What impact will Brexit have on the circular economy?

With the UK set to leave the European Union in less than a month, Aidan Bell, co-founder of sustainable materials company Envirobuild, contemplates the impact this might have on the circular economy.

The circular economy centres around the idea of maximising the longevity and potential of our resources in order to minimise waste and use of virgin materials. It centres around a regenerative approach to materials and as a result, recycling is a core component.

Around 80% of the UK’s environmental laws have been created by the EU, including the Europe-wide target for 50% of household waste to be reused or recycled by 2020. Environment Secretary Michael Gove has affirmed that the environment will not be worse off after Brexit, arguing that it could even create a space for environmental innovation. Defra (the Department for Environment, Food and Rural Affairs) will manage Britain’s resource policy after the 29th March, however, whether they will have to adhere to the EU’s circular economy strategy will depend significantly on the Brexit deal the UK achieves.

A brief history of recycling in the UK

Progress in the UK in terms of recycling has vastly been as a result of EU regulations.

Before the early 2000s recycling was not integral to UK society both in culture and policy. This began to change with the Waste Strategy 2000 and eventual introduction of statutory recycling targets, both stemming from EU law. In 2011 Defra’s Review of Waste Policy in England included 13 sustainability commitments towards a zero-waste economy which also largely came from EU legislations.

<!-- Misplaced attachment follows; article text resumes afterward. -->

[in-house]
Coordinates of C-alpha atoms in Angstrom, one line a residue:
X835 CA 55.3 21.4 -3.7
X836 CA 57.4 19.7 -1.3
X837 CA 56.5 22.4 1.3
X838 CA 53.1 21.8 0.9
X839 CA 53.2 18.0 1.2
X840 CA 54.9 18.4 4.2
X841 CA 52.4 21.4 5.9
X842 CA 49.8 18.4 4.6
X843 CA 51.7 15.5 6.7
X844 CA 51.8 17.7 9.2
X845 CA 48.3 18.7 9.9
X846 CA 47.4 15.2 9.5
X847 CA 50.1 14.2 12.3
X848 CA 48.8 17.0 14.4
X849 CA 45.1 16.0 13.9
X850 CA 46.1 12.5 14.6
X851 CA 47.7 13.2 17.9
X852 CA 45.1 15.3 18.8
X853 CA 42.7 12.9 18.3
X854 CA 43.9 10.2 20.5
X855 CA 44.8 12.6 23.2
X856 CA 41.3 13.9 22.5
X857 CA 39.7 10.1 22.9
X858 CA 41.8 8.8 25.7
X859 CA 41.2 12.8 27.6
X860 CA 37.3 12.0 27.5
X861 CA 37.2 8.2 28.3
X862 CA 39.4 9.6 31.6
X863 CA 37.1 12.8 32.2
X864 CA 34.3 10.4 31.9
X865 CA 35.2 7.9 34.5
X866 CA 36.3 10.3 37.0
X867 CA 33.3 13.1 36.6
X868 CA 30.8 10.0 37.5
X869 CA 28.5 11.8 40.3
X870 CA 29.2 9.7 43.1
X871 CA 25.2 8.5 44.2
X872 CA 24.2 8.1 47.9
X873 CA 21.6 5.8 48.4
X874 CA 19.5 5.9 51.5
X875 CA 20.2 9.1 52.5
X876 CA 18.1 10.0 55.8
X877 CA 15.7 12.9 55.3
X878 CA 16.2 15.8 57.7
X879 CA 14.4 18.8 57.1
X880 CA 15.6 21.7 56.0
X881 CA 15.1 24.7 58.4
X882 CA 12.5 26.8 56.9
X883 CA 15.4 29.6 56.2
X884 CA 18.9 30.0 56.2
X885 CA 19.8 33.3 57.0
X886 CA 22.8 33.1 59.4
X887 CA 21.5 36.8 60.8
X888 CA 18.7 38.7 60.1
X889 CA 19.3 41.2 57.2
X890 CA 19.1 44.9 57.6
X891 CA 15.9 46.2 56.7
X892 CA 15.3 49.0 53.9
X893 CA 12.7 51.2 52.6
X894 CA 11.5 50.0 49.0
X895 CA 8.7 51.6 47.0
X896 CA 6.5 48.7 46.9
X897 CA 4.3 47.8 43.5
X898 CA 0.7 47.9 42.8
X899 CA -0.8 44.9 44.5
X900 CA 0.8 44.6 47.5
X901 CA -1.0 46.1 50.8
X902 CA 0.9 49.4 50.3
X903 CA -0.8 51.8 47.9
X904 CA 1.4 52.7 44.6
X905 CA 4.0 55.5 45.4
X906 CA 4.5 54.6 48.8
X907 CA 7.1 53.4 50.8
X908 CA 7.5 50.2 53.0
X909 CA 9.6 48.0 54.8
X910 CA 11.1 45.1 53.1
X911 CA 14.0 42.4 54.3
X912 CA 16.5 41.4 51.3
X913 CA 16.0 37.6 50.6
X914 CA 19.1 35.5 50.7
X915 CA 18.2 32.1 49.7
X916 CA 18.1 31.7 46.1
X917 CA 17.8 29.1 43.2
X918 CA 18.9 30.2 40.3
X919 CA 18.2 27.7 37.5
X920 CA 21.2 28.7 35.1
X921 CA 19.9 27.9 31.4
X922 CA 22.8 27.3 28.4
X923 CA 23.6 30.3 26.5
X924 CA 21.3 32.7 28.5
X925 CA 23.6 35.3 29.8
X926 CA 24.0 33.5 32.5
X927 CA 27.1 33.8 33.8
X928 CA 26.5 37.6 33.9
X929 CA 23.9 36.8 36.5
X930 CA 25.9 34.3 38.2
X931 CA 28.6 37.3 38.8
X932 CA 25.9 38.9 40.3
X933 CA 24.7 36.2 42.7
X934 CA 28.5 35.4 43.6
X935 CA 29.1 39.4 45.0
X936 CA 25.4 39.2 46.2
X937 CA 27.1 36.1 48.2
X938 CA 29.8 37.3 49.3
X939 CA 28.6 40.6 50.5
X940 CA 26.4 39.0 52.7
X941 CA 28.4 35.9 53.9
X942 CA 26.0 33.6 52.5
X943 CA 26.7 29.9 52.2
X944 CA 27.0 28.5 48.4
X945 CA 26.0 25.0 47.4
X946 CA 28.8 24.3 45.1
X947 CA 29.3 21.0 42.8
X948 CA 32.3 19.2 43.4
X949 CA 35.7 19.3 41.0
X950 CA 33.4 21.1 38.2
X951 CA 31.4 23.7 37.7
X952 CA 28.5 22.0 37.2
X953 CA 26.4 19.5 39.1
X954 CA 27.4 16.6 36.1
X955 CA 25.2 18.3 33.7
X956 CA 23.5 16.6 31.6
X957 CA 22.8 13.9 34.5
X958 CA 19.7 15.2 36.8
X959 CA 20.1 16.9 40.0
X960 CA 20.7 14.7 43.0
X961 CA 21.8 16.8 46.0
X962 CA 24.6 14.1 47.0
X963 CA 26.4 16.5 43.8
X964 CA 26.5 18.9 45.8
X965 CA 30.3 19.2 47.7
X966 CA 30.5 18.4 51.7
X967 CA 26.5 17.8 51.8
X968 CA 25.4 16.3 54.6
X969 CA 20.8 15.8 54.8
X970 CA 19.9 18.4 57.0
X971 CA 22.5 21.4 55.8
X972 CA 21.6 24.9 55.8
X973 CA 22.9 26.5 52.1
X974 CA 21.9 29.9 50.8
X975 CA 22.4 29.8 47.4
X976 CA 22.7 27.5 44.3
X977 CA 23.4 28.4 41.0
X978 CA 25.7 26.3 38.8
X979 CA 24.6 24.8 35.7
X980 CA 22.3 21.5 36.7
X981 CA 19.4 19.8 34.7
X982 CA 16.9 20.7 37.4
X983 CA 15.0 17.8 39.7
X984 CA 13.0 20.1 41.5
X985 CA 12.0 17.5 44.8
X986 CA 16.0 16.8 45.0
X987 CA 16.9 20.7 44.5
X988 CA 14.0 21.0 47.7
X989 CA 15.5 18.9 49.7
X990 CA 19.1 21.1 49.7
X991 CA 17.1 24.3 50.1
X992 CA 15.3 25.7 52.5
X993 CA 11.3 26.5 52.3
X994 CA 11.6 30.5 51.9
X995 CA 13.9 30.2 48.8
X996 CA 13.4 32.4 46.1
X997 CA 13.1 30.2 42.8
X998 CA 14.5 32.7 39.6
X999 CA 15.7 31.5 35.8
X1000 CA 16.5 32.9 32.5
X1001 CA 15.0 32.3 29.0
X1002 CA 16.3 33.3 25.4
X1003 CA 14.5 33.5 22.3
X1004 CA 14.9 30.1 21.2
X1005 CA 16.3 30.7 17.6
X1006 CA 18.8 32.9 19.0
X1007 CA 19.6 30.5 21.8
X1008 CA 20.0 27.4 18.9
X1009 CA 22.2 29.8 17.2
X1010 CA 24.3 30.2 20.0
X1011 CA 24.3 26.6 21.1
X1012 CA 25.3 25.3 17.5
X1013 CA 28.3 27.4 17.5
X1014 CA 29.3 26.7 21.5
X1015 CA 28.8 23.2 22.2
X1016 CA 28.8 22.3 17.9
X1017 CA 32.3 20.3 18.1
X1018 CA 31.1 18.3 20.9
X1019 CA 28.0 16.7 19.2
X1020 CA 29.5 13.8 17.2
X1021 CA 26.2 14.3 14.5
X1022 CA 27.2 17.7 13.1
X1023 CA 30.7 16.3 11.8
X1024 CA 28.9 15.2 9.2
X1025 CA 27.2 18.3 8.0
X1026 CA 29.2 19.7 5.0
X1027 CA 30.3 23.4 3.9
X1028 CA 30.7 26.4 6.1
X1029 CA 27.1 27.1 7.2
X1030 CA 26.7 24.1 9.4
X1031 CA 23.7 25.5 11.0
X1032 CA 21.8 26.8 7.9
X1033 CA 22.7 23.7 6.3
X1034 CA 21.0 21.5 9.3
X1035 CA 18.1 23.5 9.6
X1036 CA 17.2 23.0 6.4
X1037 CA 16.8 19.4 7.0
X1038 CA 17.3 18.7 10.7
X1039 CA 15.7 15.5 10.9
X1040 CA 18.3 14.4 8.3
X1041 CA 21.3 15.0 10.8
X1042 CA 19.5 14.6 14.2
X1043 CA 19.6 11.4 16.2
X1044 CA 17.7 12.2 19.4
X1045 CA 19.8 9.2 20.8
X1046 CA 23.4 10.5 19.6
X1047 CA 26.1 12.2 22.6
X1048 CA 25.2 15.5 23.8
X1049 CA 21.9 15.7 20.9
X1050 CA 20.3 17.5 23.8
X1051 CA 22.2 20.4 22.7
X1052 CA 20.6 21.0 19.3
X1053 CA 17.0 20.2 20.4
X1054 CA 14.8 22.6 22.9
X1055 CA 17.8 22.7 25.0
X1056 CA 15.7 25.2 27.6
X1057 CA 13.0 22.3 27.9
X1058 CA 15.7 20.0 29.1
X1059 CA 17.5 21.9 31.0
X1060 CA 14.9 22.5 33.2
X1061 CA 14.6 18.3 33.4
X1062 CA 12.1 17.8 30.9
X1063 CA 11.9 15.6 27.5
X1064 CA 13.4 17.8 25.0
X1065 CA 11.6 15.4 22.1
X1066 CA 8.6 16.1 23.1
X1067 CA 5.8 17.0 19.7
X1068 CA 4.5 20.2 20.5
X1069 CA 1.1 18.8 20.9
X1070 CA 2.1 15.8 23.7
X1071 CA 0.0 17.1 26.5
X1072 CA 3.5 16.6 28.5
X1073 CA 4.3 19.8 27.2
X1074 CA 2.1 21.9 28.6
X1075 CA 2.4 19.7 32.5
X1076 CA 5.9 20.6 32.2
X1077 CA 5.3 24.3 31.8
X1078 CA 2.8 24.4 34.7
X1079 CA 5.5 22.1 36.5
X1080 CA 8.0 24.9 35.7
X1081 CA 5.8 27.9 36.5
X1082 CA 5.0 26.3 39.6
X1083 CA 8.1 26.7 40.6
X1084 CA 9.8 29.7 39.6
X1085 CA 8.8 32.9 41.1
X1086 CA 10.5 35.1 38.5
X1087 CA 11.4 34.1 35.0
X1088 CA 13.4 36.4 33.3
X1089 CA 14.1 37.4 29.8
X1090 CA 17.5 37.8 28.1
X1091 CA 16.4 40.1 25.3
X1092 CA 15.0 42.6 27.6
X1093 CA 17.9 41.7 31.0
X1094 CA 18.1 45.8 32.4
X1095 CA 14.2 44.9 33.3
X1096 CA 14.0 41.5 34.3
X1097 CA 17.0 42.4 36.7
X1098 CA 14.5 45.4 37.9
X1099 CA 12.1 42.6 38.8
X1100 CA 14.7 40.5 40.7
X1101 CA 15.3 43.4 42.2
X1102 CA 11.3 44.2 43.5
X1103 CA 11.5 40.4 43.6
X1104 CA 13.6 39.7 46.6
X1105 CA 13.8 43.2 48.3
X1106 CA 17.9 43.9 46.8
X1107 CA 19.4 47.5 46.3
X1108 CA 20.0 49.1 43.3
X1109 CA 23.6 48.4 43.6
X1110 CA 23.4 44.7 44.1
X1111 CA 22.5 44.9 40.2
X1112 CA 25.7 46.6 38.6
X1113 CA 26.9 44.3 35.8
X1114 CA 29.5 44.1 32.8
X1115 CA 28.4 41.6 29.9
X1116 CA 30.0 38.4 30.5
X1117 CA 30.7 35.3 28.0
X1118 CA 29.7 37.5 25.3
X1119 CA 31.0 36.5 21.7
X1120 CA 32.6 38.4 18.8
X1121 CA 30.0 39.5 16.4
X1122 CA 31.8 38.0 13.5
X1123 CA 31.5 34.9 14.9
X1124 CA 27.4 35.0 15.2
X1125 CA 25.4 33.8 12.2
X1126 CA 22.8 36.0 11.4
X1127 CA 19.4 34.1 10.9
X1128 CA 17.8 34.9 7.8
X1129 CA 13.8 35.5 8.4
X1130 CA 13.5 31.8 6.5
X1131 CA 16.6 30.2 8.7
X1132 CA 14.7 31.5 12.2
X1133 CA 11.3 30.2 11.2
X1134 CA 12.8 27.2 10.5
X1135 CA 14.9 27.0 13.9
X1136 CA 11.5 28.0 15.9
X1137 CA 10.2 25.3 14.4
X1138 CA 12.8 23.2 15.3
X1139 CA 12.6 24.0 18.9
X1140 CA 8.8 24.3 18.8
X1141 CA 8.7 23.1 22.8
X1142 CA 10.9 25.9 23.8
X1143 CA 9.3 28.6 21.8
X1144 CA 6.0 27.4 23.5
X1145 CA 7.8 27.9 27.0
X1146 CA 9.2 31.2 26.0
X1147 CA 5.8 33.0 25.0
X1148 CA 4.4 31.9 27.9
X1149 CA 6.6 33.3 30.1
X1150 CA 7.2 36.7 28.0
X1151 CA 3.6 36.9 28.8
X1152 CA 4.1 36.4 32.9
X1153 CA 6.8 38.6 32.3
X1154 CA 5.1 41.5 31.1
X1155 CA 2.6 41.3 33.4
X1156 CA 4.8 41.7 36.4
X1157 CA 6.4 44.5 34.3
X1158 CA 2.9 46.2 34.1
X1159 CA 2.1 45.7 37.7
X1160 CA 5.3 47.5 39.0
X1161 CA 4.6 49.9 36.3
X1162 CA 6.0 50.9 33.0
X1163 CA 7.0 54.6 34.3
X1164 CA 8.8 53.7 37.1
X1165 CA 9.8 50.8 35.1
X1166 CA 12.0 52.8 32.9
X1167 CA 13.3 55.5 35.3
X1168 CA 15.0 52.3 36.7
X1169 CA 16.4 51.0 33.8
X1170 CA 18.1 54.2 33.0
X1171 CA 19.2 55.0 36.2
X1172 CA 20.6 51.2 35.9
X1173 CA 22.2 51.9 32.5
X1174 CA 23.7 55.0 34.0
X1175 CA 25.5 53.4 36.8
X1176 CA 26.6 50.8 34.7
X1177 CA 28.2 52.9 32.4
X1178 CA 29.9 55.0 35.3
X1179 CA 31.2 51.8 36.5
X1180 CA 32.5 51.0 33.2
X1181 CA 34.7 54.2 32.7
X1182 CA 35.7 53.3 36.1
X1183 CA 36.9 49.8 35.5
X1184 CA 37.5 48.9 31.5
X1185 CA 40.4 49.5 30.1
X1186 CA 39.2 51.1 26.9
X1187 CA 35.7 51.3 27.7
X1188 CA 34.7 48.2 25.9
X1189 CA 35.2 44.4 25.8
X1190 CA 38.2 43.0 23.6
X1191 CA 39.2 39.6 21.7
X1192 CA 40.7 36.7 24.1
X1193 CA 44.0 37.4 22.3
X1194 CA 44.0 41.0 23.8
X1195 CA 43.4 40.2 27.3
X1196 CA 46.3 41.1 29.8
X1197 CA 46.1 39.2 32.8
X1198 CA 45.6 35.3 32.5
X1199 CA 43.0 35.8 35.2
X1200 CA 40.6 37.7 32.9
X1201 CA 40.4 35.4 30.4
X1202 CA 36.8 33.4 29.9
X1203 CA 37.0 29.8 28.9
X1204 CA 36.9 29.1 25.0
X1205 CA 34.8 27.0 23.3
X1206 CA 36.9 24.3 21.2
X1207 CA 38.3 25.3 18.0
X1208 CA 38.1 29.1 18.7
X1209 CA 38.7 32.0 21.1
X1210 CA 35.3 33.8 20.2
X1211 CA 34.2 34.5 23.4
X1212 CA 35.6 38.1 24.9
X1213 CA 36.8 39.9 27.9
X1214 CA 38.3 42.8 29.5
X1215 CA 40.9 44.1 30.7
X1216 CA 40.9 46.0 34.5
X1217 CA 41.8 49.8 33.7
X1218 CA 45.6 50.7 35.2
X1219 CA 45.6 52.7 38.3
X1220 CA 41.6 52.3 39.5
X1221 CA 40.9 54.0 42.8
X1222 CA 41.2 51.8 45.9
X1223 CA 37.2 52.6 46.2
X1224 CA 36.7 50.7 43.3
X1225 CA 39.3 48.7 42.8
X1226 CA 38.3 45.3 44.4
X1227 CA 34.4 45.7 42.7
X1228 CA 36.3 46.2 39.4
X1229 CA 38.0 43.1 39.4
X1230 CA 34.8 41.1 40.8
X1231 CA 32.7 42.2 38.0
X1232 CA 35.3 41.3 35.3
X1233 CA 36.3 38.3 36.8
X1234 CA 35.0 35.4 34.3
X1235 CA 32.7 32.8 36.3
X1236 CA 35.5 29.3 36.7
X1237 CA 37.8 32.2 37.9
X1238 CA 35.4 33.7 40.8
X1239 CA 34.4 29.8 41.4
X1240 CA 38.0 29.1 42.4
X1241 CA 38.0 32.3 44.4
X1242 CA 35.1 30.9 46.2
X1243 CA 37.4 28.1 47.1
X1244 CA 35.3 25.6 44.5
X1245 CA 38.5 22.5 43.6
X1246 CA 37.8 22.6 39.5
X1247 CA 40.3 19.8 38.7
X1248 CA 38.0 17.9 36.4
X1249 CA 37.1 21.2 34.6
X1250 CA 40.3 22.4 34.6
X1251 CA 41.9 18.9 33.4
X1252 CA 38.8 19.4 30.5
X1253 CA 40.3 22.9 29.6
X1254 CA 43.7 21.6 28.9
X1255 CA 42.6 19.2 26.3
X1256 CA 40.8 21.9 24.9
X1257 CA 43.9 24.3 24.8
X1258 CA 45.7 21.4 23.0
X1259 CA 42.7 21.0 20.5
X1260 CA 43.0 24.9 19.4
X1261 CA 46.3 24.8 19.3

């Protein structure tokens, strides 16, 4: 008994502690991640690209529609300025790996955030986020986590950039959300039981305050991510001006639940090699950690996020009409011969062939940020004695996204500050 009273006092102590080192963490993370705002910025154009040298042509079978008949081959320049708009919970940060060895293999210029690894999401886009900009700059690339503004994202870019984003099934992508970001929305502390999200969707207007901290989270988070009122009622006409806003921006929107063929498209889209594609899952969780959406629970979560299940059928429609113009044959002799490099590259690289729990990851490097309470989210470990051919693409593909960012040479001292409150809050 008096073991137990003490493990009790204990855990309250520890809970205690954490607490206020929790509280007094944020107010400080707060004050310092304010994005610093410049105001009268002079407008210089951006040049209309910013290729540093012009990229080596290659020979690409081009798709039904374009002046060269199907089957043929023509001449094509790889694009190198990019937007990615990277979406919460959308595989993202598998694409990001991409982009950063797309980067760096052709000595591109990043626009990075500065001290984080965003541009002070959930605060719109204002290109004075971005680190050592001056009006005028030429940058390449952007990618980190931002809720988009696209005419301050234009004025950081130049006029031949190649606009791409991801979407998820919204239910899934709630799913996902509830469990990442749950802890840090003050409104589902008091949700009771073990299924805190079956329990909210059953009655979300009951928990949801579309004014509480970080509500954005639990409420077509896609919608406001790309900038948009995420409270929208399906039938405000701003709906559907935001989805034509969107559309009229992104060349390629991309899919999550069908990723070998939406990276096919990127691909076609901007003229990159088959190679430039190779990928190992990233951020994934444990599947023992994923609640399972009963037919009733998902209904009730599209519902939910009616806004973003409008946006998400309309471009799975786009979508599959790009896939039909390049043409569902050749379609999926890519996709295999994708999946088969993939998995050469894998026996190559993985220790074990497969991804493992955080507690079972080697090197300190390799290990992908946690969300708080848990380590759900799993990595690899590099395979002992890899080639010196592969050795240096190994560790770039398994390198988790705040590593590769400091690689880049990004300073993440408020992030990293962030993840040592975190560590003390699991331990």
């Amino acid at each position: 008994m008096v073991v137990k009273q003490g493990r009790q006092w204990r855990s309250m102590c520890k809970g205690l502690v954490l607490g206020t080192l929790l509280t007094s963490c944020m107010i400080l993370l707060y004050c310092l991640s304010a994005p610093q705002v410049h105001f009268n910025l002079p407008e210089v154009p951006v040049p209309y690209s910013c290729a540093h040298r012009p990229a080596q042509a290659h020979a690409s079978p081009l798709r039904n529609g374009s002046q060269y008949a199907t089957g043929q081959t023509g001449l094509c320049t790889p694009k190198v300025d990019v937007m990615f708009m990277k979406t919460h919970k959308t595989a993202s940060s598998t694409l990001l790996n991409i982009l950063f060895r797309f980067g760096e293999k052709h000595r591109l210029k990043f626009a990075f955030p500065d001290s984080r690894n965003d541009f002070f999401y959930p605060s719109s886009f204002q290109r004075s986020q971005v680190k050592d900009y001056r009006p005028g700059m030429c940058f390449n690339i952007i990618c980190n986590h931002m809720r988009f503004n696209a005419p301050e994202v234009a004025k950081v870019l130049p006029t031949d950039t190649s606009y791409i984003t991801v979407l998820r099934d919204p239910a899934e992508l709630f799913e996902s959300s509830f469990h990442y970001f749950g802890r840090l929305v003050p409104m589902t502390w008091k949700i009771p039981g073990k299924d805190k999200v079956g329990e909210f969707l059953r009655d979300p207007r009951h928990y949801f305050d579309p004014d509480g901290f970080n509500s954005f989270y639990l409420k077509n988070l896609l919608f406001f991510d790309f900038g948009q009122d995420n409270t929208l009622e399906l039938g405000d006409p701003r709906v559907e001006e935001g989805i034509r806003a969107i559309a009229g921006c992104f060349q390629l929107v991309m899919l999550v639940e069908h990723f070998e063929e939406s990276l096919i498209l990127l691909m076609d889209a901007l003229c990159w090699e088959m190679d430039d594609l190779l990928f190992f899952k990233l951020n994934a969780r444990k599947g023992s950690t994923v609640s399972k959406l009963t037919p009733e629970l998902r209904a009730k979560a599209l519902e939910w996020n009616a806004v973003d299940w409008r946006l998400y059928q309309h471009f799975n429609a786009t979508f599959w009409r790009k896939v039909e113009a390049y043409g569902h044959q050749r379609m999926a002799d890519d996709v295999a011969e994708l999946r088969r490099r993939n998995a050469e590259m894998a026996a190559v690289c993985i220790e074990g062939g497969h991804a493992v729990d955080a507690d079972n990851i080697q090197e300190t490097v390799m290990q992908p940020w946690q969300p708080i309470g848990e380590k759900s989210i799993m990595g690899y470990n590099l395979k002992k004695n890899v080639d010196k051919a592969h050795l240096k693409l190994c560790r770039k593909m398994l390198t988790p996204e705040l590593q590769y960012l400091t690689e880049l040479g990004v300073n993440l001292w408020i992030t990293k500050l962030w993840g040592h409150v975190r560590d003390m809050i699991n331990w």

In recent years recycling rates in the UK have stalled and between 2016 and 2017 municipal waste recycling fell to 43.7%. As a result, the UK is already unlikely to reach the EU’s 50% target for 2020, set out in the Waste Framework Directive of 2008.

The European Union’s latest Circular Economy Package (CEP), published in 2018, demands that all plastic packaging must be recyclable by 2030, while the Revised Legislative Framework on Waste requires 70% of packaging waste to be recycled by 2030 and 65% of urban waste by 2035.

Even though the UK will be leaving before this fully comes into force, Gove has maintained his commitment to these targets. However, without EU pressure, if these goals are not fully converted into UK law, it seems highly likely that the UK would fall behind them.

The impact of different Brexit scenarios on the circular economy

The legislative relationship between the UK and EU will depend on how Brexit negotiations pan out over the next few weeks.

Soft Brexit

Little change would come as a result of the UK remaining within the European Economic Area (EEA), also known as ‘soft Brexit’. We would still have to abide by many environmental regulations yet without any say over their creation. This is the case with Norway who, for example, must accept recycling targets from the EEA.

Even if EU legislations were not directly applicable, as in Switzerland’s bilateral agreement, we would still have to meet EU environmental standards such as recycling rates. Likewise, if we wanted to carry on exporting non-recyclable waste to Europe, we would have to adhere to current waste management laws – although this could become too expensive in a no-deal scenario.